Researchers at the University of Manchester in England, along with French colleagues, analyzed the amount of ancient atmospheric argon gas isotopes dissolved in the bubbles and found levels were very different to those in the air we breathe today, a finding that could help explain why Earth didn't suffer its first ice age until 2.5 billion years ago despite the Sun's rays being weaker during the early years of our planet's formation.
"Evidence from the geological record indicates that the first major glaciations on Earth occurred about 2.5 billion years ago, and yet the energy of the sun was 20 percent weaker prior to, and during, this period, so all water on Earth should already have been frozen," Manchester researcher Ray Burgess said.
"This is something that has baffled scientists for years but our findings provide a possible explanation," he said in a University release Wednesday.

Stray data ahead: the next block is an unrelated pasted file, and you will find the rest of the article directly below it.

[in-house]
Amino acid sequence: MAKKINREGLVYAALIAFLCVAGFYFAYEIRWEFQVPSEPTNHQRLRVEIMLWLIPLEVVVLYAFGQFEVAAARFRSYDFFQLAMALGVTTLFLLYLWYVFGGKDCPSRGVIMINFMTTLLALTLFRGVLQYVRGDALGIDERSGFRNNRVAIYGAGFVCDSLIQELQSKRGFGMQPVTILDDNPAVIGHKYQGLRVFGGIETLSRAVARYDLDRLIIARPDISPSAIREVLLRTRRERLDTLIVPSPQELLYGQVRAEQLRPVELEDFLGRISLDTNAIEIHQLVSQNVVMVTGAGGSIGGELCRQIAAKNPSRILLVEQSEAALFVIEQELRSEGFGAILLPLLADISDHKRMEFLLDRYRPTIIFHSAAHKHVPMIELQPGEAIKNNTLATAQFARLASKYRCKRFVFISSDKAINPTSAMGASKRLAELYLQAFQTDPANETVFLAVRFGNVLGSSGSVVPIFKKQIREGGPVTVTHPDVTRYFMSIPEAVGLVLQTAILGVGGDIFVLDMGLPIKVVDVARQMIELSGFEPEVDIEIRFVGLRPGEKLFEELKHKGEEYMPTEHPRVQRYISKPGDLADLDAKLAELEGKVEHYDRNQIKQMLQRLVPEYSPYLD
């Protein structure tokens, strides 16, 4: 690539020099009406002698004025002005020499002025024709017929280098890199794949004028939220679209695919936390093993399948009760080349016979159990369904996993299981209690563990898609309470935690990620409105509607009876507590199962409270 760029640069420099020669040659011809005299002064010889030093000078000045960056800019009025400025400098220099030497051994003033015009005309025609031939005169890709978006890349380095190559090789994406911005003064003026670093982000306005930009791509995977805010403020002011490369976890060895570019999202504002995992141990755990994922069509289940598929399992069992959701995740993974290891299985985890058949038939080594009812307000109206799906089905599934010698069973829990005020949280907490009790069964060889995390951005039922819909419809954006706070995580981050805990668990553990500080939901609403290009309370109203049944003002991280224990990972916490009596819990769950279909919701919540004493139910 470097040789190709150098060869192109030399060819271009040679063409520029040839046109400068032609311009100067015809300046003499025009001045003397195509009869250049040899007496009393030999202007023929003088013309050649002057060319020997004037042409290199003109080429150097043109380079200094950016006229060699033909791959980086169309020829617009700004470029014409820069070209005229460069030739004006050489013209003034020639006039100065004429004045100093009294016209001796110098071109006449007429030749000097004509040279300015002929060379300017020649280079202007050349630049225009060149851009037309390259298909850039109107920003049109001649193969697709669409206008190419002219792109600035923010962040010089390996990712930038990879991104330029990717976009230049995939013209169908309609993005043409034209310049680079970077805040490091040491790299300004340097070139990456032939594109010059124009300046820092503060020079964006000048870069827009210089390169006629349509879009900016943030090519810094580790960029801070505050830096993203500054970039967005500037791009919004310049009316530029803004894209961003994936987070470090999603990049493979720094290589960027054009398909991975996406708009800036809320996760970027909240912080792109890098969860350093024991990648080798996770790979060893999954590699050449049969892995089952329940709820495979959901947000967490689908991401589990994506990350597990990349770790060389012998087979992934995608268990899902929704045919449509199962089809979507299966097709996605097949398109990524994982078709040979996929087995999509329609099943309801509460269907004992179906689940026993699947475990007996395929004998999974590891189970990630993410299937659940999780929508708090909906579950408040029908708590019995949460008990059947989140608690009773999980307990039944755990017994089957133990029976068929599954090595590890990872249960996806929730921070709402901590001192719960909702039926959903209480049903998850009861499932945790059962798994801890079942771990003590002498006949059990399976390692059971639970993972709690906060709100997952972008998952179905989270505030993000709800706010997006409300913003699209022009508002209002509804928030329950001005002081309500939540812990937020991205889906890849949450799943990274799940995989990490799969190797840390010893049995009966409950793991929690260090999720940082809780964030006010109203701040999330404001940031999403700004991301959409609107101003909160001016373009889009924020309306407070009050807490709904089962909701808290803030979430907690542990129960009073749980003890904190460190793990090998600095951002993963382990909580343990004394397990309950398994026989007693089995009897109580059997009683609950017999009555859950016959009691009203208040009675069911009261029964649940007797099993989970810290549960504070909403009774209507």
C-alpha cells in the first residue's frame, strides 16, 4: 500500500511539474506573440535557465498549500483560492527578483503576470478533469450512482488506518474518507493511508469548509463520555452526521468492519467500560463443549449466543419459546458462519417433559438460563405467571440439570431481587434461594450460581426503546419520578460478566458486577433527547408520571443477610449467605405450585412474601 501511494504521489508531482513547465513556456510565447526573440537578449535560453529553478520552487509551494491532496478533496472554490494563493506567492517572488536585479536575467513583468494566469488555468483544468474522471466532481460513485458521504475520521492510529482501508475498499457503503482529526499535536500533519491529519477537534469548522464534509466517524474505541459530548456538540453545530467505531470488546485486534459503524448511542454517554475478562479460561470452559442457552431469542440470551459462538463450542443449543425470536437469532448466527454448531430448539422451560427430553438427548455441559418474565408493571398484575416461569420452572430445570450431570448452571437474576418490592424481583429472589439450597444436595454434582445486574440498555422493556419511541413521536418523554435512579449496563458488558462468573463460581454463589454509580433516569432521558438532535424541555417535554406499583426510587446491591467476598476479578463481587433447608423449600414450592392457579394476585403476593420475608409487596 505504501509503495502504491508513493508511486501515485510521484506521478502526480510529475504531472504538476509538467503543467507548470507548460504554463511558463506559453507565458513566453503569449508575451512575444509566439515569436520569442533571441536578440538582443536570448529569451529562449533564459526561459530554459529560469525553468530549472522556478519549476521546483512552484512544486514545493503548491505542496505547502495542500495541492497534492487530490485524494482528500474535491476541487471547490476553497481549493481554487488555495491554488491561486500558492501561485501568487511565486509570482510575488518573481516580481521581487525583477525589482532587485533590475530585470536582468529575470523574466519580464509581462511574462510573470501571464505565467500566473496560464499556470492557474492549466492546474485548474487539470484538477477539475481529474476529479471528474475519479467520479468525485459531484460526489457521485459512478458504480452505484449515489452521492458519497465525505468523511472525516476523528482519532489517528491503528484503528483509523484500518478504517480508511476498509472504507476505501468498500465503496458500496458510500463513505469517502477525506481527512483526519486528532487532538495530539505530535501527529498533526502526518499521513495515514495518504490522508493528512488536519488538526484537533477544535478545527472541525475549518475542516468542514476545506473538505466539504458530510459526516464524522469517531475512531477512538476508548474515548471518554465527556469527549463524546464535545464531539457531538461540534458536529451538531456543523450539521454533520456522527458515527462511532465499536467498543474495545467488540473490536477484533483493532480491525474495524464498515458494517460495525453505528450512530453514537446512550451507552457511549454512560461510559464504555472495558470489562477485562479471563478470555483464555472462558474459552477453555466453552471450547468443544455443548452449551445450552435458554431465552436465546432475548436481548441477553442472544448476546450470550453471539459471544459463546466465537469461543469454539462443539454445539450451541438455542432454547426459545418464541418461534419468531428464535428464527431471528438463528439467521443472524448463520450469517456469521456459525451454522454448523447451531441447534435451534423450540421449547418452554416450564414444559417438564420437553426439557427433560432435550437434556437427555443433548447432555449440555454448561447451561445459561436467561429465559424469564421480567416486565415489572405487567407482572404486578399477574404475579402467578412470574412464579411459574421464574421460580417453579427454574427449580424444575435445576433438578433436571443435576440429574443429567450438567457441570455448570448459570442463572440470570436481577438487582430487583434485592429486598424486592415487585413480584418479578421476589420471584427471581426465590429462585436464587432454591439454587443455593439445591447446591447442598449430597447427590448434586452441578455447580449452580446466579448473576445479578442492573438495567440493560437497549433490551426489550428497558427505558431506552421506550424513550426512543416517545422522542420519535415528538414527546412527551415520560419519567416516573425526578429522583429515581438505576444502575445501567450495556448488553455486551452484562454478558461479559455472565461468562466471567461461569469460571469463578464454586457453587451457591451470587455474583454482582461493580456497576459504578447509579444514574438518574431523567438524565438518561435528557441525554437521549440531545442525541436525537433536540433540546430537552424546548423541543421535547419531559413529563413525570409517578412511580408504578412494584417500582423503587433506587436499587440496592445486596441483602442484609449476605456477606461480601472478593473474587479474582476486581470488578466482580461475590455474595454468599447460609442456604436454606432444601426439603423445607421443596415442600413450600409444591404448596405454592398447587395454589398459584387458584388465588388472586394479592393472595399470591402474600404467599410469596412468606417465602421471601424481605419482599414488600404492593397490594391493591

"High levels of the greenhouse gas carbon dioxide in the early atmosphere -- in the order of several percent -- which would have helped retain the sun's heat, has been suggested as the reason why the Earth did not freeze over sooner, but just how this level was reduced has been unexplained, until now."
The analysis of argon isotopes ratio helped in estimating how the continents have grown over geological time, the researchers said, which would directly affect the amount of carbon dioxide present in the atmosphere.
"The continents are a key player in the Earth's carbon cycle because carbon dioxide in the atmosphere dissolves in water to form acid rain," Burgess said. "The carbon dioxide removed from the atmosphere by this ... acid weathering of this early crust would efficiently reduce the carbon dioxide levels in the atmosphere to lower global temperatures and lead to the first major ice age."
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